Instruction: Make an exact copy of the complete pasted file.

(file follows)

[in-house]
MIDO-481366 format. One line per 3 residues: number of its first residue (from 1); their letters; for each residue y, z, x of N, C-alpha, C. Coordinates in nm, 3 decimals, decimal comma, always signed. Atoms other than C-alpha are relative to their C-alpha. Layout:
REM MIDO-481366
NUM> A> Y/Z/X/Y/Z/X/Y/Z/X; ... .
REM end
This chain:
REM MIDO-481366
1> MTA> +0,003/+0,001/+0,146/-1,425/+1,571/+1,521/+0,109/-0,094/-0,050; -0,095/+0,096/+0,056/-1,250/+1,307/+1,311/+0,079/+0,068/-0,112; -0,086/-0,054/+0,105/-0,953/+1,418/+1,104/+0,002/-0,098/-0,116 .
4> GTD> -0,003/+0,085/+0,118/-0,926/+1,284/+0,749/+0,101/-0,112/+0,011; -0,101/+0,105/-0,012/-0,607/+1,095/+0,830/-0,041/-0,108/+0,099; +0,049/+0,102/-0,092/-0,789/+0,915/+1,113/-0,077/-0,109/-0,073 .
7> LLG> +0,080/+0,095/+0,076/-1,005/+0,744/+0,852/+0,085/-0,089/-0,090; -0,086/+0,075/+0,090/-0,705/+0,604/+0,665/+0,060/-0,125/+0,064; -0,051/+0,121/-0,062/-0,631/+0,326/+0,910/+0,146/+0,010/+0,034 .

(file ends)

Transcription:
[in-house]
MIDO-481366 format. One line per 3 residues: number of its first residue (from 1); their letters; for each residue y, z, x of N, C-alpha, C. Coordinates in nm, 3 decimals, decimal comma, always signed. Atoms other than C-alpha are relative to their C-alpha. Layout:
REM MIDO-481366
NUM> A> Y/Z/X/Y/Z/X/Y/Z/X; ... .
REM end
This chain:
REM MIDO-481366
1> MTA> +0,003/+0,001/+0,146/-1,425/+1,571/+1,521/+0,109/-0,094/-0,050; -0,095/+0,096/+0,056/-1,250/+1,307/+1,311/+0,079/+0,068/-0,112; -0,086/-0,054/+0,105/-0,953/+1,418/+1,104/+0,002/-0,098/-0,116 .
4> GTD> -0,003/+0,085/+0,118/-0,926/+1,284/+0,749/+0,101/-0,112/+0,011; -0,101/+0,105/-0,012/-0,607/+1,095/+0,830/-0,041/-0,108/+0,099; +0,049/+0,102/-0,092/-0,789/+0,915/+1,113/-0,077/-0,109/-0,073 .
7> LLG> +0,080/+0,095/+0,076/-1,005/+0,744/+0,852/+0,085/-0,089/-0,090; -0,086/+0,075/+0,090/-0,705/+0,604/+0,665/+0,060/-0,125/+0,064; -0,051/+0,121/-0,062/-0,631/+0,326/+0,910/+0,146/+0,010/+0,034 .